Immigration, Race and School Conflict
There are many different perceptions on the affect immigration in having on society in the United States. Some believe that immigration is a positive movement towards expanding society’s horizons and creating a more diverse country. These people support the continuing additions of pro-immigration policies. Others believe that immigration is hurting society in the US by causing conflict and deteriorating the original premises on which this country was built. These people support state initiatives like Arizona’s that are closing borders up tight and creating policies against immigrants coming to the US to have children and then staying. Both of these viewpoints will be covered in this critique.
In his speech to the 2007 Midwest Political Science Convention, Joel Lieske (2007) makes issue that “the nation’s growing diversity [due to continued immigration] has the potential of eroding democratic traditions, undermining tolerance for others, increasing income inequality, and generating cultural conflict.” He defends this argument by saying that immigration is separating the country into those people that agree with the government on new immigration policies and those that don’t. Joel points out that this is increasing mistrust in the government, causing social neglect and separating society instead of bringing it together. He claims that the influx of illegal immigrants is bringing down the economy, essentially turning us into what he calls “the third largest ‘Third World’ country” (2007) in the world. His biggest claim for the conflict this is causing in all parts of society is that immigration is affecting American democratic traditions.
However, in her article, Crossing the Immigration and Race Border, Mary Romero (2008) discusses the negligence of researchers in pointing out the harm immigration is causing. Her ideas reflect an unfairness towards immigrants and the cultures they are bringing with them to this country. She feels like society is seeing conflict simply because the ways of others coming into our country are different. One of the points she makes is simply that this country was founded on White middle-class standards and that society does not like anything that does not follow these previously known standards. “The preoccupation with assimilation results in accepting White, middle-class standards as the norm and in regarding racialized groups as departing from the norm – that is, as deviant” (2008). In her article, she states that American society as a whole expects anyone coming into the country to assimilate into the cultural norms of the country rather than keeping their own backgrounds and cultures. She feels like this is unacceptable and unreasonable to be asking.
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Analysis of Author's Key Points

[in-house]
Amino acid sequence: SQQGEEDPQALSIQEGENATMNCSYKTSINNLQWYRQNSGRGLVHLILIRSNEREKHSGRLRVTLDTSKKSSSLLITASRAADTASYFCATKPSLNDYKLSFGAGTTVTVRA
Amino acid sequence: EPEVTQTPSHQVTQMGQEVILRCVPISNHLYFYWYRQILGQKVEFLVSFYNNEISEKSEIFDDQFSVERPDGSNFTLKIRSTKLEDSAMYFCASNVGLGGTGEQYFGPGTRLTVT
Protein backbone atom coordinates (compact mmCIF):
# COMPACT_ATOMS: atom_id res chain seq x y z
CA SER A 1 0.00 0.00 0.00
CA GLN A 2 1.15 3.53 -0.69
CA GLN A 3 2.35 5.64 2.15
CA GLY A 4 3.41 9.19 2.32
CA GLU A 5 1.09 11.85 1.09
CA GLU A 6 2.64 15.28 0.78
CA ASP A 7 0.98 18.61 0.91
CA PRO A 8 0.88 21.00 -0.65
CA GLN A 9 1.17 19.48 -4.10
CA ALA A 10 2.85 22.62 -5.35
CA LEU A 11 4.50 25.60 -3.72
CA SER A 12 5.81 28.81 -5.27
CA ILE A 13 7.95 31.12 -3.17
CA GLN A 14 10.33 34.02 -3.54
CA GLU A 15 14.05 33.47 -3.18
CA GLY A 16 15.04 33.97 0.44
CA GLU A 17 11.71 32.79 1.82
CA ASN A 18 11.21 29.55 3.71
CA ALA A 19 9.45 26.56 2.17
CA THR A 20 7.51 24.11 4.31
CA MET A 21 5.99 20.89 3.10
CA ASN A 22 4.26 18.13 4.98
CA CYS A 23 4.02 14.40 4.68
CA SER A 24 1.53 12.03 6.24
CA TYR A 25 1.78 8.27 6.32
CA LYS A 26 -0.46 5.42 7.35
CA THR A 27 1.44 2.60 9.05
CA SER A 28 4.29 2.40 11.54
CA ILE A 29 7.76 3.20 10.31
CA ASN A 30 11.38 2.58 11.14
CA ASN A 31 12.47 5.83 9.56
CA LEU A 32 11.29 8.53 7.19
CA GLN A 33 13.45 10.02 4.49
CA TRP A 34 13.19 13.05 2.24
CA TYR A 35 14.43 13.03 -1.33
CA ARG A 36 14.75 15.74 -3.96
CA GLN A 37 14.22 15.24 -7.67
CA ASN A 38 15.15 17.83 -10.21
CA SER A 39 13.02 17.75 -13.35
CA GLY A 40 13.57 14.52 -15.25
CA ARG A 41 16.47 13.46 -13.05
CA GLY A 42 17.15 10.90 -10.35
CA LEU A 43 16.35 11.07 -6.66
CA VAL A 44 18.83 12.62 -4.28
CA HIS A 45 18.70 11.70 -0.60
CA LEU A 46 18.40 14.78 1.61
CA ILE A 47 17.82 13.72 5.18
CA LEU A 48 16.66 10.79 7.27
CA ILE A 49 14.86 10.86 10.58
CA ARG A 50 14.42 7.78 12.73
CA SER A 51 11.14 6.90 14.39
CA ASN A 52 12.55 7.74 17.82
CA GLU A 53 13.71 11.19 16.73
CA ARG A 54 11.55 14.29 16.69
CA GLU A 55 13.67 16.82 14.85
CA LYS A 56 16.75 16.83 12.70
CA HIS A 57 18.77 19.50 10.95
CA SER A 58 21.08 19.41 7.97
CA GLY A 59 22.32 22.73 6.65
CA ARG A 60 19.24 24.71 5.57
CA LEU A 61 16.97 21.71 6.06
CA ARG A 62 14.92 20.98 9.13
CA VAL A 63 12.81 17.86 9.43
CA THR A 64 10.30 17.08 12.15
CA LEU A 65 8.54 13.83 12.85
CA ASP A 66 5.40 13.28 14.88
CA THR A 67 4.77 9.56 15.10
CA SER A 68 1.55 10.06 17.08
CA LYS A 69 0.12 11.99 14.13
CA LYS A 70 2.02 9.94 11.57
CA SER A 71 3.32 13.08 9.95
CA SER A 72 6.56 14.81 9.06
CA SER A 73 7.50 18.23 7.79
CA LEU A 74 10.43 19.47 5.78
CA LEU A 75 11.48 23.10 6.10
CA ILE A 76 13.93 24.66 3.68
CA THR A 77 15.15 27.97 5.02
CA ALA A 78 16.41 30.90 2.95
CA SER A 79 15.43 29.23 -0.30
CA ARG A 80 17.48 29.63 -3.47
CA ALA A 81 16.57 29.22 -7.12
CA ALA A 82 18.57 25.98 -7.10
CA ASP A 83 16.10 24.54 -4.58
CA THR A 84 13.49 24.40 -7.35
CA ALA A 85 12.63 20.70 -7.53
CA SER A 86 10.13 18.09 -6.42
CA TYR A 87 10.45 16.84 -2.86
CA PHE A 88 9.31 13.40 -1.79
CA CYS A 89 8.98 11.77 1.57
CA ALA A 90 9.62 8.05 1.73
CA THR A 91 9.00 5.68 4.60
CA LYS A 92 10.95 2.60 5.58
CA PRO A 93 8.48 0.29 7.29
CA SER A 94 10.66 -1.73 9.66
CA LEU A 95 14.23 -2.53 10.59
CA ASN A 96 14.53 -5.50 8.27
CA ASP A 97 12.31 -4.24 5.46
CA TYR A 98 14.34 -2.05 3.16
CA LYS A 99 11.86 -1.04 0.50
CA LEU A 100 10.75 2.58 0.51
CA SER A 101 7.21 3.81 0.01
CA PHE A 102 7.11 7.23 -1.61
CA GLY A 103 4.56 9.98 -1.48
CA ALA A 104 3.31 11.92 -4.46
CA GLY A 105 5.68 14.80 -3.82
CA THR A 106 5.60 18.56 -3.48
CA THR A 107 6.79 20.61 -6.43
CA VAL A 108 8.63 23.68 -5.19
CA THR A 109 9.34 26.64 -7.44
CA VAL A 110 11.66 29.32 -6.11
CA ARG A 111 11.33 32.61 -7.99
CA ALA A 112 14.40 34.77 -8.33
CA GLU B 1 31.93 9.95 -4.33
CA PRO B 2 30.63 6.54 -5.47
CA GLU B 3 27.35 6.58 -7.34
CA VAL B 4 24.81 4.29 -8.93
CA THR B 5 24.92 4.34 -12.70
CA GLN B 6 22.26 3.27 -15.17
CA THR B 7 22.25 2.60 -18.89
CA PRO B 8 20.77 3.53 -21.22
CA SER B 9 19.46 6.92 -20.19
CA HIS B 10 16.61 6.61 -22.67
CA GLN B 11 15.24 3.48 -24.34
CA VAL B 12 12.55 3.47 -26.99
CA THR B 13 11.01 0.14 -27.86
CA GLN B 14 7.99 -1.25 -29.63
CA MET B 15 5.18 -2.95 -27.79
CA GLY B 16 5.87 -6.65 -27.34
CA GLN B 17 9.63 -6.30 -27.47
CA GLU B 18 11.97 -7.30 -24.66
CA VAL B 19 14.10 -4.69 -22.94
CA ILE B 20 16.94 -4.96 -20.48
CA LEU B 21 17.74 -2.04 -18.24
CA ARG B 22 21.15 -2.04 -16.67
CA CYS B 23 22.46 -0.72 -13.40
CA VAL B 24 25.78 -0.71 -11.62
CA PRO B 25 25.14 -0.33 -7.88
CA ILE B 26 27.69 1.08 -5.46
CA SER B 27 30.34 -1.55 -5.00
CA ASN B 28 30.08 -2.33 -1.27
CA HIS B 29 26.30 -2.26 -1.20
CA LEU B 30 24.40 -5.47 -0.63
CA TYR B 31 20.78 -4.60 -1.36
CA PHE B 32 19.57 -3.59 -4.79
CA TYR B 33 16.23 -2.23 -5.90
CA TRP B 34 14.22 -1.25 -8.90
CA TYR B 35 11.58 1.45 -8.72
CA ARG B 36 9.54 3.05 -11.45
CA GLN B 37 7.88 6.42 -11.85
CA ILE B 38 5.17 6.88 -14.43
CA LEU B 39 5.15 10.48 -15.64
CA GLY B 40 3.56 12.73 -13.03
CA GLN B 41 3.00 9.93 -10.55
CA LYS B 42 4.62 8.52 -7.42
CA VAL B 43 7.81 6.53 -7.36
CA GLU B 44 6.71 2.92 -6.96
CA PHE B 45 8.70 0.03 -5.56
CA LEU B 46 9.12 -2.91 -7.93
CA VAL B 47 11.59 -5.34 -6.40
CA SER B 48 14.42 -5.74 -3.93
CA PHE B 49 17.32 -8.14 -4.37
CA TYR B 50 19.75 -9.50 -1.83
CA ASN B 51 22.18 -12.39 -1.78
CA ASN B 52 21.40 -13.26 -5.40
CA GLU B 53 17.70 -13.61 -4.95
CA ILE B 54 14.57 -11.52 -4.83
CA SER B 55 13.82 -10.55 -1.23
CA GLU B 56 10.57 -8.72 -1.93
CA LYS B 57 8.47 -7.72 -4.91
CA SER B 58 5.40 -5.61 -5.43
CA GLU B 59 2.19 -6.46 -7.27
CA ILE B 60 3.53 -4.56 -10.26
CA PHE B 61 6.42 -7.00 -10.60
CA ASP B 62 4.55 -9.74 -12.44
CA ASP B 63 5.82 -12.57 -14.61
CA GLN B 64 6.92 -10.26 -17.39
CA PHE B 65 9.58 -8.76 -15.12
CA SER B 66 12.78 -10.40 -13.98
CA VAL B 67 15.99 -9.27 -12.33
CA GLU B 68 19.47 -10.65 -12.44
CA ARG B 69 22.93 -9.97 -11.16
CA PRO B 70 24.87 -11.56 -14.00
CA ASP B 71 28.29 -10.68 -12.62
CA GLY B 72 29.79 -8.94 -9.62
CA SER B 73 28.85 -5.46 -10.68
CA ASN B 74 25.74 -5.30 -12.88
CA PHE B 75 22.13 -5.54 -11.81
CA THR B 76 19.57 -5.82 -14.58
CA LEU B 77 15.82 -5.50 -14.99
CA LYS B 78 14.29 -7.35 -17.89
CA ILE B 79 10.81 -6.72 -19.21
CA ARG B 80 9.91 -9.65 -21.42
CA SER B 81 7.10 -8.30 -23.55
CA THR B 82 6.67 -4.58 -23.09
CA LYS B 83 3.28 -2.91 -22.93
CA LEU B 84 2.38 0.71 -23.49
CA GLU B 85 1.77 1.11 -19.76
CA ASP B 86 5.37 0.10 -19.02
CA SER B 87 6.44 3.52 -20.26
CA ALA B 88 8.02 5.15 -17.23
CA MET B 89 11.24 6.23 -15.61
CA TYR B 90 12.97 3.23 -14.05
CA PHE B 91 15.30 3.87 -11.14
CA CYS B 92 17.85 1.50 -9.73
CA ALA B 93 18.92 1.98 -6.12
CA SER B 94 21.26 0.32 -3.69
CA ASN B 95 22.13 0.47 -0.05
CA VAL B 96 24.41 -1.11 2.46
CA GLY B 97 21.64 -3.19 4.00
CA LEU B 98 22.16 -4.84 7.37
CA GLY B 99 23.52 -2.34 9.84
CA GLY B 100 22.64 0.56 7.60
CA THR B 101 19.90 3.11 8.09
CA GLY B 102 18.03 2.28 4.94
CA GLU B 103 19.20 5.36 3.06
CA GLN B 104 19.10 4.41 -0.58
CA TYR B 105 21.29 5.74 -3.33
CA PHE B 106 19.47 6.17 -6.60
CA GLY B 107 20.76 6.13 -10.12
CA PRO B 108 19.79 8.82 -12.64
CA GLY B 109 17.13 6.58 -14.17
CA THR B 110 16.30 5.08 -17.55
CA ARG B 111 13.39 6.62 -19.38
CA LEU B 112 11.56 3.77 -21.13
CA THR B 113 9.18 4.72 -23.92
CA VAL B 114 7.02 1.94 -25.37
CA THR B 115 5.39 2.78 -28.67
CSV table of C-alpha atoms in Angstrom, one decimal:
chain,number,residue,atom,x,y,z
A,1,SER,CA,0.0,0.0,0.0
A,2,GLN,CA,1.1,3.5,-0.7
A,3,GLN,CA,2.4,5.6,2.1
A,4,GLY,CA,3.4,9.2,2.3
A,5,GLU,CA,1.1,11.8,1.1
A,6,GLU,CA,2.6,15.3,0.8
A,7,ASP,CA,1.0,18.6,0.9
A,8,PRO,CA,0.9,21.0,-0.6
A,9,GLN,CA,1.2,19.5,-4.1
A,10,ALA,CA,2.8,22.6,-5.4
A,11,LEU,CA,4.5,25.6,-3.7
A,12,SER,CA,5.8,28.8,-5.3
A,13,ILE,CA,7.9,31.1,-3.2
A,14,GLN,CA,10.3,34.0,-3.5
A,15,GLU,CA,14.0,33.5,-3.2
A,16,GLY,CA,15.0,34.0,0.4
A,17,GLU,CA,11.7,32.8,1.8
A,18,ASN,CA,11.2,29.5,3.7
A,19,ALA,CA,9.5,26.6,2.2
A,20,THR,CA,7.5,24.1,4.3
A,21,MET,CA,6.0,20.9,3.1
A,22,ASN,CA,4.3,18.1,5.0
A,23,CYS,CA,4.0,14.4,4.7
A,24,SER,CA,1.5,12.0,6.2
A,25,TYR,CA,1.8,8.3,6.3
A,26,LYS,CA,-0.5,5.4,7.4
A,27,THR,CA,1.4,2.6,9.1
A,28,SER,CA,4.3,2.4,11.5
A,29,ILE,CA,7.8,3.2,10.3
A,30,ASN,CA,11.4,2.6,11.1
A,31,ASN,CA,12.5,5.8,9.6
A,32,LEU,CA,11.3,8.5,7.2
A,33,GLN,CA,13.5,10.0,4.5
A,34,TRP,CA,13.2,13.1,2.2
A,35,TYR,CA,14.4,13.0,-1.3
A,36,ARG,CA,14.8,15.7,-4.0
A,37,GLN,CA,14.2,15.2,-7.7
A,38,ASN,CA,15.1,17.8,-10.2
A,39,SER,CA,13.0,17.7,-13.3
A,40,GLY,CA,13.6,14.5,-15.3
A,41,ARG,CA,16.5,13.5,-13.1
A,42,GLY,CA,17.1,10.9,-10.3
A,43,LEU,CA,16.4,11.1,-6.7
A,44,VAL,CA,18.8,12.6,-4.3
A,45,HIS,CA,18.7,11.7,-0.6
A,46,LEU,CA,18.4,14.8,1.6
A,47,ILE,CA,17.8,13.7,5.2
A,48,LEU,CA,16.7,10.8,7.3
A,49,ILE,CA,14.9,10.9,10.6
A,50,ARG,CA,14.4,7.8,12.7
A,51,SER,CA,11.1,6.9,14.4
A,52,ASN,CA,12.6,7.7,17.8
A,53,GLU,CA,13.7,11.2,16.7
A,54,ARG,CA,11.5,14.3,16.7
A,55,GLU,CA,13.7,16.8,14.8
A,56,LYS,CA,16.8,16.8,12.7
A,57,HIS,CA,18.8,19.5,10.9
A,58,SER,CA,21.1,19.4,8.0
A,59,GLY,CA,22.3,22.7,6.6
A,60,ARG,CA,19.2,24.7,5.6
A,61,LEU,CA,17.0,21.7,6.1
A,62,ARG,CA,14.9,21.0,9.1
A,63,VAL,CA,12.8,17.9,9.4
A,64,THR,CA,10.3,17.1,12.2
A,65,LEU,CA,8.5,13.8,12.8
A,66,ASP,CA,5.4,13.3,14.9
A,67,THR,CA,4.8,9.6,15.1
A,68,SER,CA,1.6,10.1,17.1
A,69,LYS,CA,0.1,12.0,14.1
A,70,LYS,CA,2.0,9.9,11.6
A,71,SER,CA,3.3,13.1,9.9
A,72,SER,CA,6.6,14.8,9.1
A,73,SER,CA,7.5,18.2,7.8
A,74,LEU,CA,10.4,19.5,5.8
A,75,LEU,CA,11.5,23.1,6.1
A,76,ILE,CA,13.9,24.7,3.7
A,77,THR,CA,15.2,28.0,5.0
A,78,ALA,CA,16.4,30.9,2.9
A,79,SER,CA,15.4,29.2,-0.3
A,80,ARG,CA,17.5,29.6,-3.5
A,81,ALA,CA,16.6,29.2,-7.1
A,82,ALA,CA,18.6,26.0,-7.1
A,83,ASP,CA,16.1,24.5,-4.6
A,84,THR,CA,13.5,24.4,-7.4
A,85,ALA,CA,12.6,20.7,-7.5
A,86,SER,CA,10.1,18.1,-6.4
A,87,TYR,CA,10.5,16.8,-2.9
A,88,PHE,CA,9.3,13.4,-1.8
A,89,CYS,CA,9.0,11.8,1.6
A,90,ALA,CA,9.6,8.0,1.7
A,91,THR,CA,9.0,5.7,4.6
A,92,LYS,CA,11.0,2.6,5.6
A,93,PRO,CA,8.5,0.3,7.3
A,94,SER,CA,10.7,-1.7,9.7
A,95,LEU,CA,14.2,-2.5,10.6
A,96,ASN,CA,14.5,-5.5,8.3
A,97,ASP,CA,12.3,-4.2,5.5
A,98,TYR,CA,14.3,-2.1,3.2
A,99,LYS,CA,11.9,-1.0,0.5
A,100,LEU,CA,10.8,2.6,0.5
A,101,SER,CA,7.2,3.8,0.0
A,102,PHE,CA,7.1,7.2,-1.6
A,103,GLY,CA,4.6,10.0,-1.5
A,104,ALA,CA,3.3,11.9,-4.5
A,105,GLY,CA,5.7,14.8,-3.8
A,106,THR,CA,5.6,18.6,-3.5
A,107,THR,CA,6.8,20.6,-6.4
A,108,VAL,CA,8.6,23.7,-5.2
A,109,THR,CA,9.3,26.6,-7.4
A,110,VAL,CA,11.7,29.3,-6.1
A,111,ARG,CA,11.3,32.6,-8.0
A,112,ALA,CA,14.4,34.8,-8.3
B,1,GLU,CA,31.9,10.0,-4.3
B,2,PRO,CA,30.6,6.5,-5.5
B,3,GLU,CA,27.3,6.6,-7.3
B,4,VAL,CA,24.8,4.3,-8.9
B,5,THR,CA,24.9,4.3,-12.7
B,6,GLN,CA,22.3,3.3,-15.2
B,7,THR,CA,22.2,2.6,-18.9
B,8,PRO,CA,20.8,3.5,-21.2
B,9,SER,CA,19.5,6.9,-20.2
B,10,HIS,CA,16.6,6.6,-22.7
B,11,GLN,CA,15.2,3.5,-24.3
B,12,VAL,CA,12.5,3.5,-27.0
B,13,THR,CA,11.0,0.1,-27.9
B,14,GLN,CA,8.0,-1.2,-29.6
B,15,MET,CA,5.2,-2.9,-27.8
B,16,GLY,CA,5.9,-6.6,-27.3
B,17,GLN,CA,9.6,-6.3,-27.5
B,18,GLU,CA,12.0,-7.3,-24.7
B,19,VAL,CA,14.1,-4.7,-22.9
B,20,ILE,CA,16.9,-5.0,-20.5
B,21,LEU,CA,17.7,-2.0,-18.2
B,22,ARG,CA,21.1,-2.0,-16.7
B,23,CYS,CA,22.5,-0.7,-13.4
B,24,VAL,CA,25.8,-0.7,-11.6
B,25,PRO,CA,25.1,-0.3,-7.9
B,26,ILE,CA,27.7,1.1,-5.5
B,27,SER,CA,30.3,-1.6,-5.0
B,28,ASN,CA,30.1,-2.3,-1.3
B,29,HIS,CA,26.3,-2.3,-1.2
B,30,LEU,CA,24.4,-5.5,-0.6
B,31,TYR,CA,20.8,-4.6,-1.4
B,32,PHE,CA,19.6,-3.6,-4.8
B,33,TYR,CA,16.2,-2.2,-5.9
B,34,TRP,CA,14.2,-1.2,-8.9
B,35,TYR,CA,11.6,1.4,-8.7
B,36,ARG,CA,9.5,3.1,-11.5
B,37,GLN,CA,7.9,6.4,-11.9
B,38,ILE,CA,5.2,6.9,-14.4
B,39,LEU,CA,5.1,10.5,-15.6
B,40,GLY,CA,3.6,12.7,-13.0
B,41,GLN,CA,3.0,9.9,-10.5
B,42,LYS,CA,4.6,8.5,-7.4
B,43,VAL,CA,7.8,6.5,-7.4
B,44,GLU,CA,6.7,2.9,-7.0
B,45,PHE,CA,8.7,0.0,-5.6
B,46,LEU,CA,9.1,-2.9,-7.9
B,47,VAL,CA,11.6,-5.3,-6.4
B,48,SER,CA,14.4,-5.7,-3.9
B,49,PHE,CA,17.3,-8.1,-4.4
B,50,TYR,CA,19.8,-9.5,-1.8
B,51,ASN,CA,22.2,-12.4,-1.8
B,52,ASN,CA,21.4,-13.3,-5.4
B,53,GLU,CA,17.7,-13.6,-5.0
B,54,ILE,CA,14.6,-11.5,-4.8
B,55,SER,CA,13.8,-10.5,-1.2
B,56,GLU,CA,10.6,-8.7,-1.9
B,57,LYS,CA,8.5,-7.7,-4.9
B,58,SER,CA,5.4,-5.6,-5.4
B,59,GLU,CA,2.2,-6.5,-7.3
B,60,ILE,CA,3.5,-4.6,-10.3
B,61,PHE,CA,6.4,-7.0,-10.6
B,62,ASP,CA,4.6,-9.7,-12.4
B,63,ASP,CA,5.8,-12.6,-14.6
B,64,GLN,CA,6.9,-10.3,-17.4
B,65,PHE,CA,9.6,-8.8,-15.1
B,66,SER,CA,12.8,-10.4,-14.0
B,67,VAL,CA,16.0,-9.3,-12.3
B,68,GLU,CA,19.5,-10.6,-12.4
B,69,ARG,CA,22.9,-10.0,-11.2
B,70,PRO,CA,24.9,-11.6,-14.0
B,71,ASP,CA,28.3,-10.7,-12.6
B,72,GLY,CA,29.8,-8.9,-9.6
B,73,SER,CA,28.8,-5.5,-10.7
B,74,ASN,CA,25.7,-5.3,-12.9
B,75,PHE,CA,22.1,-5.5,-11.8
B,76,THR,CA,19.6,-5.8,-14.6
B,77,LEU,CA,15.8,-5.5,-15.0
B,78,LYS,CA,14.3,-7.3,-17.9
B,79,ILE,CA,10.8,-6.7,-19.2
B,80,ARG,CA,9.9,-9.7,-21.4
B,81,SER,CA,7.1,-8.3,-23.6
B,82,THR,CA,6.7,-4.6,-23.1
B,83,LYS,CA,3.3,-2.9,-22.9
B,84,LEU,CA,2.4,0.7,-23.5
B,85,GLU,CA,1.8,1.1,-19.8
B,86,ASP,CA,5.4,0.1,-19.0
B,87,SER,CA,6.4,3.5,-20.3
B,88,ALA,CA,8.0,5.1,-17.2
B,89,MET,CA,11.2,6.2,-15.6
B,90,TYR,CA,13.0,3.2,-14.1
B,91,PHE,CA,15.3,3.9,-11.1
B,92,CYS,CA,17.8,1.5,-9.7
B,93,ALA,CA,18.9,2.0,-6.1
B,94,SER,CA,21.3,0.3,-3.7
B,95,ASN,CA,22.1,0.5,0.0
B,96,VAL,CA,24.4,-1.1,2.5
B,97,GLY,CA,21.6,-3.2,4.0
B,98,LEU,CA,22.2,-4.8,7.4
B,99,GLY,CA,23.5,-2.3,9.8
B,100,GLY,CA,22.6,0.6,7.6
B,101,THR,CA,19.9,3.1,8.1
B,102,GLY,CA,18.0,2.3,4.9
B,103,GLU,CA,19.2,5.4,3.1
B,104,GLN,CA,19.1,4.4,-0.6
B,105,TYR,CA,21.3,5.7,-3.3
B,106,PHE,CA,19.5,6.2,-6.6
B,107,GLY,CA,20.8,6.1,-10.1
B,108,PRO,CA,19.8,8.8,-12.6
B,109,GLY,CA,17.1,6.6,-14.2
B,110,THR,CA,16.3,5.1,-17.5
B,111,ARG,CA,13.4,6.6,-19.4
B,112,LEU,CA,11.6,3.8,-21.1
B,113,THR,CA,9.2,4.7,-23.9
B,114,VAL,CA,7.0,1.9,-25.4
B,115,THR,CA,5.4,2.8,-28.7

It seems that both authors are making the same points in both of their articles. Lieske makes the point that because these immigrants are different and some people in society don’t like it, that they are causing a disturbance and disrupting American cultural norms. He sees this as a negative thing that is tearing the country apart and that needs to stop. Romero, however, finds that because immigrants are different they are being discriminated against and unfairly treated. She feels that just because they have different ways than the cultural norms in America, they should not be disrespected. She sees immigration as a positive thing; as increasing the diversity of the country. The conflict this is causing in her opinion is the fault of the citizens themselves making a big deal about it.
Much evidence can be found in both directions; those that are for immigration and those that are against it. As stated above, both authors are writing about the same dilemma and yet have two completely different opinions about it. It is difficult to find factual information about this topic seeing as how different opinions are all that can be found.
It really depends on how the problem is looked at to determine one way or another whether it is positive or negative. Both authors gave very valid points in their articles that are worth considering before making a decision.
Lieske, J. (2007). Can American Democracy Be Sustained? Immigration, Diversity, and Conflict. Conference Papers -- Midwestern Political Science Association, 2007 Annual Meeting. Retrieved June 26, 2010, from the ERIC Database at Liberty University: http://web.ebscohost.com.ezproxy.liberty.edu:2048/ehost/pdfviewer/pdfviewer?vid=10&hid=110&sid=4d0438f0-cd99-4a51-ad86-87bdaf7d5342%40sessionmgr112.
Romero, M. (2008). Crossing the immigration and race border: A critical race theory approach to immigration studies. Contemporary Justice Review, 11(1), p23-37. Retrieved June 26, 2010, from the ERIC Database at Liberty University: http://web.ebscohost.com.ezproxy.liberty.edu:2048/ehost/pdfviewer/pdfviewer?vid=10&hid=110&sid=4d0438f0-cd99-4a51-ad86-87bdaf7d5342%40sessionmgr112.
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© 2013 Victoria Van Ness